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The Sack of Rome (1992)

Studio: One 7 Movies / CAV

Theatrical Release: October 3, 1992

DVD Release: October 8, 2013

Director: Fabio Bonzi

Not Rated

Review by James Klein

This Russian/Italian joint production was originally titled Gold. I am unsure how the title ended up being renamed The Sack of Rome but both titles don't seem to fit. While gold does serve as a catalyst to what happens in the story, the film is much more about beauty and art than it is about gold. Also, the Sack of Rome is touched upon rather briefly which can be deceiving if one is looking for a historical action film.

Rome, 1527. Gabriele da Poppi (Franco Nero) is a painter who lives with two young students who he treats like his children. While he does tend to drink too much wine which causes him to be temperamental, he cares for his apprentices and teaches them the art of painting beauty. Because he is a respected painter, he takes no heed to the warnings of war coming to Rome believing that his respectability will allow him to live as he normally does.

When the city is finally attacked and many of the men are killed and women raped, his own home isn't one to be left alone. As his male apprentice is murdered, da Poppi's female student Gesuina (the gorgeous Vittoria Belvedere) is raped and forced to be the slave of one of the men who attacked da Poppi's home. Bound by a rope and now a slave, da Poppi is forced to create a painting of the head mercenary. As da Poppi paints, he is forced to witness the innocent Gesuina become the sex slave of the mercenary. I wanted to see the pacifist painter take a sword and kick some ass but alas, very little action takes place.
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There are also two very small subplot's that populate The Sack of Rome that never really go anywhere. One deals with the Pope who must try and restore peace with the German's and the Italians. The other, a more interesting subplot, deals with one of the mercenaries who accidentally kills an innocent woman and is haunted by her wherever he goes. He soon starts to develop what seems to be symptoms of The Plague. Personally, I would have preferred if this subplot was more focused and fleshed out as it brought almost a spooky atmosphere to an otherwise dull historical drama.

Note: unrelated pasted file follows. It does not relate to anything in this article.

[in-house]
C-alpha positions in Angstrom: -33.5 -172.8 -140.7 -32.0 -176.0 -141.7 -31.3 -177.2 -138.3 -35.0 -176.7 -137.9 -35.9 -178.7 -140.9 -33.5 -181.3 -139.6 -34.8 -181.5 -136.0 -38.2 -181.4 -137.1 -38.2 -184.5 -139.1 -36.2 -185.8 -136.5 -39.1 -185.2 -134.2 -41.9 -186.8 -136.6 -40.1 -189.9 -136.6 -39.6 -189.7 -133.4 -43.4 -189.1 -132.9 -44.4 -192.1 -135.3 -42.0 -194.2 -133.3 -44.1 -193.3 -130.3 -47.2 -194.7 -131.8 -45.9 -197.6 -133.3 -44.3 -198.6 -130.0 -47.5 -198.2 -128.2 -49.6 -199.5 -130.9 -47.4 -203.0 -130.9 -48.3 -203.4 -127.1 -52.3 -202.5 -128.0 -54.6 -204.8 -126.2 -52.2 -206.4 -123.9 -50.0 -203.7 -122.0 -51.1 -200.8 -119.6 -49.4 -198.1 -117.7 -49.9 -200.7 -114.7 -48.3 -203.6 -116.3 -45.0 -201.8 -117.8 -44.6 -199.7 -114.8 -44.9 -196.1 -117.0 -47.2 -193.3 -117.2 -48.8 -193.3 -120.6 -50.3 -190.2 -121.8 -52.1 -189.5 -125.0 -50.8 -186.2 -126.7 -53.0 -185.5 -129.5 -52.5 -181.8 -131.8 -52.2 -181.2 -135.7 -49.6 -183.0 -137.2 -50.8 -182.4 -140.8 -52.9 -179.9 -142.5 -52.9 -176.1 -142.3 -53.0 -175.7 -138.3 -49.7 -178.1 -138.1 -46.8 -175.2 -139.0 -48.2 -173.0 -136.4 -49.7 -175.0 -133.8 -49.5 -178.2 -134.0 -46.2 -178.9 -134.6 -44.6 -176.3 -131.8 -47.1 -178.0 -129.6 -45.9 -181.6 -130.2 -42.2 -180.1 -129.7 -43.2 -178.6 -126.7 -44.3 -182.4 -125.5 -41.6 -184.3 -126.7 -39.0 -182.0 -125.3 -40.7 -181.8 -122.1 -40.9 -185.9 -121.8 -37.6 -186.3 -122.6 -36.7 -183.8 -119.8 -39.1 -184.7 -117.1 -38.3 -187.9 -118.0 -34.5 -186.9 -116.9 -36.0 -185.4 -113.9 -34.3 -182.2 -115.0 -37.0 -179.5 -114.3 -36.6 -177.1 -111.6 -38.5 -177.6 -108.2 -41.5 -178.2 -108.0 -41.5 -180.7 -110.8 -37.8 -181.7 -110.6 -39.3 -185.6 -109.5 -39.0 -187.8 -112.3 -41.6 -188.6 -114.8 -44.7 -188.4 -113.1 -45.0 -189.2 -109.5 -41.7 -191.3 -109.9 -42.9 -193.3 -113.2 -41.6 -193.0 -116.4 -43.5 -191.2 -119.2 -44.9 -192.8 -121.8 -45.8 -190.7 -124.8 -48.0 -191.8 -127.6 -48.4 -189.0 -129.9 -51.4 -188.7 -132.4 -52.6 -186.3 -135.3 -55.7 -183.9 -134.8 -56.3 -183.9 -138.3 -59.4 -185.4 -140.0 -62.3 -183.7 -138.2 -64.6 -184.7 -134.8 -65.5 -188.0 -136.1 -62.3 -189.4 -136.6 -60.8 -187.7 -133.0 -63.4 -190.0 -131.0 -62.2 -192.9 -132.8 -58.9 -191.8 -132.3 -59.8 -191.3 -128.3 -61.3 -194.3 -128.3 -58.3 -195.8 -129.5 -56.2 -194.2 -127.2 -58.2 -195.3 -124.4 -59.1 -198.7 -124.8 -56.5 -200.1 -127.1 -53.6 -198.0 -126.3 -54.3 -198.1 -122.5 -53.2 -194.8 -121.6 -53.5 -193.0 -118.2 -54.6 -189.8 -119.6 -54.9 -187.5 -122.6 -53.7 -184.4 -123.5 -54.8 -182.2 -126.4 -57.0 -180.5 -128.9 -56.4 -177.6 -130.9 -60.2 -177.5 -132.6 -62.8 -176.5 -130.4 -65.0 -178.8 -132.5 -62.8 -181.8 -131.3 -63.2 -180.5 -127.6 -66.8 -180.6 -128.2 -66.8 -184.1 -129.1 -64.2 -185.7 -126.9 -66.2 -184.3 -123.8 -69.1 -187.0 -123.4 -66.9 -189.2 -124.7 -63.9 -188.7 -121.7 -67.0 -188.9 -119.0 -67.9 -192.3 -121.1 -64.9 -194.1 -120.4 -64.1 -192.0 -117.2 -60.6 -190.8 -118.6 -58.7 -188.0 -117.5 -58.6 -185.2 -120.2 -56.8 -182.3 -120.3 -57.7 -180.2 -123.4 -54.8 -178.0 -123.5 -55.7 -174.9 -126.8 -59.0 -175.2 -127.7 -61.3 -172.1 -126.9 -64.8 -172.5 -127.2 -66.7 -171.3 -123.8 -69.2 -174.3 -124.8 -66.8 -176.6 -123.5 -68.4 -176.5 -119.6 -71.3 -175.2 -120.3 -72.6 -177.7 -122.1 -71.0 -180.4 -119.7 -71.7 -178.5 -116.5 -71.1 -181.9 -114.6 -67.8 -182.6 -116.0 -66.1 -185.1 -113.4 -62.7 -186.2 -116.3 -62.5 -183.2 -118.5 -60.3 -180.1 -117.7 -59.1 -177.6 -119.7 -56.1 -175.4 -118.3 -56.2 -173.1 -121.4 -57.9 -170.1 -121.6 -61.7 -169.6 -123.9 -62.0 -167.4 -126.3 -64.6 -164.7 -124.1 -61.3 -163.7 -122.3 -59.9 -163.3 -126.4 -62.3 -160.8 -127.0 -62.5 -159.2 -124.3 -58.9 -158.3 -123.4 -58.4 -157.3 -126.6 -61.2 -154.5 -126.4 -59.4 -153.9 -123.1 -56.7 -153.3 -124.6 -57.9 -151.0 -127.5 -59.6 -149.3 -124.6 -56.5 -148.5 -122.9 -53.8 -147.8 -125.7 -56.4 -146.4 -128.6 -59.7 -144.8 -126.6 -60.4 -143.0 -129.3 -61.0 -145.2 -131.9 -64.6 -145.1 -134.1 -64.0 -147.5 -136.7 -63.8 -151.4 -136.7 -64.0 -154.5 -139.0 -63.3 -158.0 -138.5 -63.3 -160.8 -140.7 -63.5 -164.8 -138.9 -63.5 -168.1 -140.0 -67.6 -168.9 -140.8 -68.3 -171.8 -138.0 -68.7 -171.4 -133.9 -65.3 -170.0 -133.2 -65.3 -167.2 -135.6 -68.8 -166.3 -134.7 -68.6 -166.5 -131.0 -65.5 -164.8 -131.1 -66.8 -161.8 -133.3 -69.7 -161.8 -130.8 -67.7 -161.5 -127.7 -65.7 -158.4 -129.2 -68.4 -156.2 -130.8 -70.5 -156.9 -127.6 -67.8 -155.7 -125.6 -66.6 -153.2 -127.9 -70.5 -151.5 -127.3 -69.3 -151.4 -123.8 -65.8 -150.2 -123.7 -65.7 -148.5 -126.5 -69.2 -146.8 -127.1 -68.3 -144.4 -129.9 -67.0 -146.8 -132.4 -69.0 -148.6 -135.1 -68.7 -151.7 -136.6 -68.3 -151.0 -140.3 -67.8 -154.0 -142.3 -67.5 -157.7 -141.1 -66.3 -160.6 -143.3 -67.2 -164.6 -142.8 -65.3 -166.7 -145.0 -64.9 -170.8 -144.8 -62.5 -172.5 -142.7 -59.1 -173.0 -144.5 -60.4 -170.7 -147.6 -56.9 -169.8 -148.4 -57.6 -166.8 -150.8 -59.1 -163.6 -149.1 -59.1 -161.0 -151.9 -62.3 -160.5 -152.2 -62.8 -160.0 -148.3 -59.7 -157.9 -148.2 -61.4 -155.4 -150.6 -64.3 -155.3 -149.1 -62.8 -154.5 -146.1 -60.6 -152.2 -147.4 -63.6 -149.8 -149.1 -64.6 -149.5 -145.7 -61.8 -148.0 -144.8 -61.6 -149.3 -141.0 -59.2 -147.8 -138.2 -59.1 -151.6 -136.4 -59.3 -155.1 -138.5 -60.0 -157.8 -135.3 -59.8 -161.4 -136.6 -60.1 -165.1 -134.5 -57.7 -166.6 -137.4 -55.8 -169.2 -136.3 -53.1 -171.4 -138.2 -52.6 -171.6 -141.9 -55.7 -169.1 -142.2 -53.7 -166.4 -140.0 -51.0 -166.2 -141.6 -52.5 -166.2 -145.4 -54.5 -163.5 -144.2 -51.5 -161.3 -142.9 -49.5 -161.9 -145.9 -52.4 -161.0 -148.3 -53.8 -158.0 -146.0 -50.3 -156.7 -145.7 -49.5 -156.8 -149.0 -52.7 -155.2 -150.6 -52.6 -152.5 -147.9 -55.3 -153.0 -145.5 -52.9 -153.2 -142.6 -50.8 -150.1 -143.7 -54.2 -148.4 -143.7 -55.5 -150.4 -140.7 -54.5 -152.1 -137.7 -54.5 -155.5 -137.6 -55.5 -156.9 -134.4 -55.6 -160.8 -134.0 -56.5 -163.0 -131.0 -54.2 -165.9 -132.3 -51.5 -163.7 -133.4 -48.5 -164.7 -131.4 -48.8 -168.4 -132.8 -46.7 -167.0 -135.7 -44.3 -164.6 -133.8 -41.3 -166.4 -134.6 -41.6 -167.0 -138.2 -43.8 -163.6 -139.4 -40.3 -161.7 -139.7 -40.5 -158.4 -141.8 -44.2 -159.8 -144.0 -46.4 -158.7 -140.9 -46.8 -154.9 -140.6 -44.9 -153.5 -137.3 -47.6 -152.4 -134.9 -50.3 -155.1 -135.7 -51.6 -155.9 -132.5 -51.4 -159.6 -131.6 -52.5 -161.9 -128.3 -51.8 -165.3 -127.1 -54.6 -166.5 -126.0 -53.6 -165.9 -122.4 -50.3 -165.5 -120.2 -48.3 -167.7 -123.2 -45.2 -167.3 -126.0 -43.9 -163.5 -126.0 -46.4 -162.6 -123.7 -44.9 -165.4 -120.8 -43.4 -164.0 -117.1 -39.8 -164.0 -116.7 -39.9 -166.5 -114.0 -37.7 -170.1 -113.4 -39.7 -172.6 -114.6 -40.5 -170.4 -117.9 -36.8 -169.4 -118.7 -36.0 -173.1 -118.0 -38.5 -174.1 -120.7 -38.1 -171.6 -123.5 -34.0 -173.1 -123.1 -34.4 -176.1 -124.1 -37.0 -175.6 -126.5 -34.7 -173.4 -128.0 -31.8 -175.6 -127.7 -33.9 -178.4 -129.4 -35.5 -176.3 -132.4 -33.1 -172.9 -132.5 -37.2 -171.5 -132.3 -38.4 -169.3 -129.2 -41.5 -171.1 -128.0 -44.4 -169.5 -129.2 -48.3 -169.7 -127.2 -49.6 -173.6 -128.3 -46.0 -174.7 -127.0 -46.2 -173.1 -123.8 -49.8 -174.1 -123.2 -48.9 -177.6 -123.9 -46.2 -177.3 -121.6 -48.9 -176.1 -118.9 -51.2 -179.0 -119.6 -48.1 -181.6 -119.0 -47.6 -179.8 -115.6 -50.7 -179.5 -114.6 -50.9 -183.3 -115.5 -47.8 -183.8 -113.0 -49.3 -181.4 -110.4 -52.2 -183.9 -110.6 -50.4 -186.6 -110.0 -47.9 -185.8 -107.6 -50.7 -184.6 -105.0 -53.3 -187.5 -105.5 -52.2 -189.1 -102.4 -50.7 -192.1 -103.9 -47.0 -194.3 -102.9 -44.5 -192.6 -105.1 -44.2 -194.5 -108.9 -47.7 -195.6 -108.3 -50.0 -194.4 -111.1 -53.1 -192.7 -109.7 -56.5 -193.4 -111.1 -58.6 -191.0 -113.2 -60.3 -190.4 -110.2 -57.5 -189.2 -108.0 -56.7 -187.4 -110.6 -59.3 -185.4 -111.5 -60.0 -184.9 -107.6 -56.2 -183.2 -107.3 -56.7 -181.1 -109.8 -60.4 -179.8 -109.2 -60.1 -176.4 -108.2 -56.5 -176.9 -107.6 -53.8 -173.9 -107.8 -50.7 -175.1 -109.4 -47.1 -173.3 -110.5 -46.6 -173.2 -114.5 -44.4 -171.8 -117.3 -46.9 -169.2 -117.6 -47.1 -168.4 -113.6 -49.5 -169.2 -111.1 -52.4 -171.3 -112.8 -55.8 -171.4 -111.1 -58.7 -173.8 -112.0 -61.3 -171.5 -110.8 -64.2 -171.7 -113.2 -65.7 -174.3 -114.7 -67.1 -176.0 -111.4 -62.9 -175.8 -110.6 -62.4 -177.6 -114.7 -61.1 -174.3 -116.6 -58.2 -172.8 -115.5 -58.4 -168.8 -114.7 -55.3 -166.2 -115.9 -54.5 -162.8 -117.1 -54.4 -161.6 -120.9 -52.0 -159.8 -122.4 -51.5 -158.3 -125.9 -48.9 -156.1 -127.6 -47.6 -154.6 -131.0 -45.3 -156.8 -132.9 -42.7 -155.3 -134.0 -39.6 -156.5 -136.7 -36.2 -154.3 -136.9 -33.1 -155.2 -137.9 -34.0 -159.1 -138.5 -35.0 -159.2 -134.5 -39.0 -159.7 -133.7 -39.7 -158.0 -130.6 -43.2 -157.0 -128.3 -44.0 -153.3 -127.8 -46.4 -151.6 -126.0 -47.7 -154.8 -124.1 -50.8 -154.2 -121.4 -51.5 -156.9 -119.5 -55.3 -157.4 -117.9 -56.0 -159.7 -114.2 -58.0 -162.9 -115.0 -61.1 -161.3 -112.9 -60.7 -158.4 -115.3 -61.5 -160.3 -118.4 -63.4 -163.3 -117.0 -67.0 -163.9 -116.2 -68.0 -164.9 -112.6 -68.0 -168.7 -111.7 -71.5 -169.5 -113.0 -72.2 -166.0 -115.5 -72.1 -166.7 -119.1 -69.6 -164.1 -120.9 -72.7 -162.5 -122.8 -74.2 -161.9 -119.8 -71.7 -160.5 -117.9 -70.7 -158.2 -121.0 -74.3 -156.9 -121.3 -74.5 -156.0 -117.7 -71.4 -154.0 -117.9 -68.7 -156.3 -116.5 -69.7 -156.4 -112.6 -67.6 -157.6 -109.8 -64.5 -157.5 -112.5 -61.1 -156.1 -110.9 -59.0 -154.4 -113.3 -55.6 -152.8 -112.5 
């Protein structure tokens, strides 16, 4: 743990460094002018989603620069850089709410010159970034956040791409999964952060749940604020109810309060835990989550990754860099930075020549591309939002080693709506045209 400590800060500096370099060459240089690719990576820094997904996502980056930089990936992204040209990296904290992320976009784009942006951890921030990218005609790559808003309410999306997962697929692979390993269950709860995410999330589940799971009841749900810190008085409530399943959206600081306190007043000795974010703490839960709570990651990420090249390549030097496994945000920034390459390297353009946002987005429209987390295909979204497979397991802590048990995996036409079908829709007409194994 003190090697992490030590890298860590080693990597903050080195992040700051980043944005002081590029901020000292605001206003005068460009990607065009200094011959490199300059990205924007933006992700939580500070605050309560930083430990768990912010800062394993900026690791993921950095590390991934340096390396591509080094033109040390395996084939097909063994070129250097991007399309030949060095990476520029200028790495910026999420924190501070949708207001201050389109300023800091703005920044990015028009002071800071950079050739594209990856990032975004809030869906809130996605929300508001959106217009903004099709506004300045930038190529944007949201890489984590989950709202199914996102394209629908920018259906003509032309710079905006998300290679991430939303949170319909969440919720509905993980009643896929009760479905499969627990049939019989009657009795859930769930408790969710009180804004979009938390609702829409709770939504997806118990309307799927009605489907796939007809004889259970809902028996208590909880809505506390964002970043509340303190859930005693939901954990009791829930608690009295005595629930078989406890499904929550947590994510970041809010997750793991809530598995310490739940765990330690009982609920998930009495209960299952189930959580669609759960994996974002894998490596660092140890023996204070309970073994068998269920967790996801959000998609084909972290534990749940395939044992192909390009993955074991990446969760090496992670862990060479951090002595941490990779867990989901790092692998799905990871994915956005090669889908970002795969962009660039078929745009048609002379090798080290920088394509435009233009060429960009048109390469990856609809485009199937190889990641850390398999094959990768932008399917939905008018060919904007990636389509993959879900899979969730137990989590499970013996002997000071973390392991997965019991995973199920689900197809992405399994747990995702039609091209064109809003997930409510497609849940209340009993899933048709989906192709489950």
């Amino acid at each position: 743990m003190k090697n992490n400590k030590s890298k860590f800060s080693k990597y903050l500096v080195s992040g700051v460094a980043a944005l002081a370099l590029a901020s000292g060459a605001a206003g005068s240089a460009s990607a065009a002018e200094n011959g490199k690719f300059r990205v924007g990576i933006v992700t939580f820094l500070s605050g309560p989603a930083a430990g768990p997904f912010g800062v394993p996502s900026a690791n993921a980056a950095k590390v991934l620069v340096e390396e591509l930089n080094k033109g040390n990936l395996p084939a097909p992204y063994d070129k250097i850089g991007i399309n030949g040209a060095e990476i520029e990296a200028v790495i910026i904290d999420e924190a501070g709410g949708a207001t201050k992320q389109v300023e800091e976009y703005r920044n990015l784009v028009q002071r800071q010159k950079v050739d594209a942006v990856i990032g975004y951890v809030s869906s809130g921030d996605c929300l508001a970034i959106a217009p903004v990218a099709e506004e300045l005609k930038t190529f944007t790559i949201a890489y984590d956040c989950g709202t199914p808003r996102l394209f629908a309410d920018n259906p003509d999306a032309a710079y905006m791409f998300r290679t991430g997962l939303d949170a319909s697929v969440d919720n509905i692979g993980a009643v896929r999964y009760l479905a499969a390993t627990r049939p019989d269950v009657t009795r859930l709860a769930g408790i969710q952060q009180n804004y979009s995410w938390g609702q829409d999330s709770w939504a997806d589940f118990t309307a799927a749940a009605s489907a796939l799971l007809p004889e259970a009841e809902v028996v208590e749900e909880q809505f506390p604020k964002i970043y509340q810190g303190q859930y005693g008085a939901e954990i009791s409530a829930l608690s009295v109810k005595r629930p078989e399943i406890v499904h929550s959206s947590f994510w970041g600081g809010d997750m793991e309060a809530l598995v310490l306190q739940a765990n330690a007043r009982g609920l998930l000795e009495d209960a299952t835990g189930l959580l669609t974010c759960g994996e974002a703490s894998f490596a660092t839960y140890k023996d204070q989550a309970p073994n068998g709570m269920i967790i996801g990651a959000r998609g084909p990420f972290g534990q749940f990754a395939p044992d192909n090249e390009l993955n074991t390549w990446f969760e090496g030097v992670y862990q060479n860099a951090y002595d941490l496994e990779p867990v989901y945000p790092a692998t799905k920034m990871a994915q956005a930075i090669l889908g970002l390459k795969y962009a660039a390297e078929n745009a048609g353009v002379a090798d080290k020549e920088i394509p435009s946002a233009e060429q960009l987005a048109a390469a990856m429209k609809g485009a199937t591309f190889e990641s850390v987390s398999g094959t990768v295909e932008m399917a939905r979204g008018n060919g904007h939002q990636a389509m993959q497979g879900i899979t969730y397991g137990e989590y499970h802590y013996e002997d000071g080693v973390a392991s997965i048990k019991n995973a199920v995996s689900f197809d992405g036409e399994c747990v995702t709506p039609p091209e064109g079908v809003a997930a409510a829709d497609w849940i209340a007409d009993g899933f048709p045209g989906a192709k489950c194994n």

Franco Nero is always good in just about any movie he is in. The man is just an amazing actor to watch on screen, especially with those piercing blue eyes. Even in a film that can be dull at times, Nero is always solid. The rest of the cast is fine and hold the film together. The direction is interesting at times and I loved looking at the costumes and sets. While it is obvious that the film was shot on a lower budget, the film still contains some amazing set pieces. However, the story is just so damn dull. With too many long speeches about art and beauty, I just couldn't help but look at the clock to see how much more I had to watch. Clocking in at just 96 minutes, it felt like 196.
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It also didn't help that the subtitles went by so fast that it was hard to keep up with what people are saying to one another. The DVD looks like it was transferred from a VHS source. The picture is so dark and murky, I had no idea what was going on during a few night sequences. Also, the picture would suddenly jump to black and white for a brief second for no reason. Not sure who supplied One 7 Movies with this source, but its awful. The DVD doesn't offer any extras aside from a short photo gallery which is just images taken right from the movie itself. And why is this film presented in just 1:33?
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While there are moments of interest, The Sack of Rome is just a total bore and made even worse by an awful DVD experience.

[Rating: 2]

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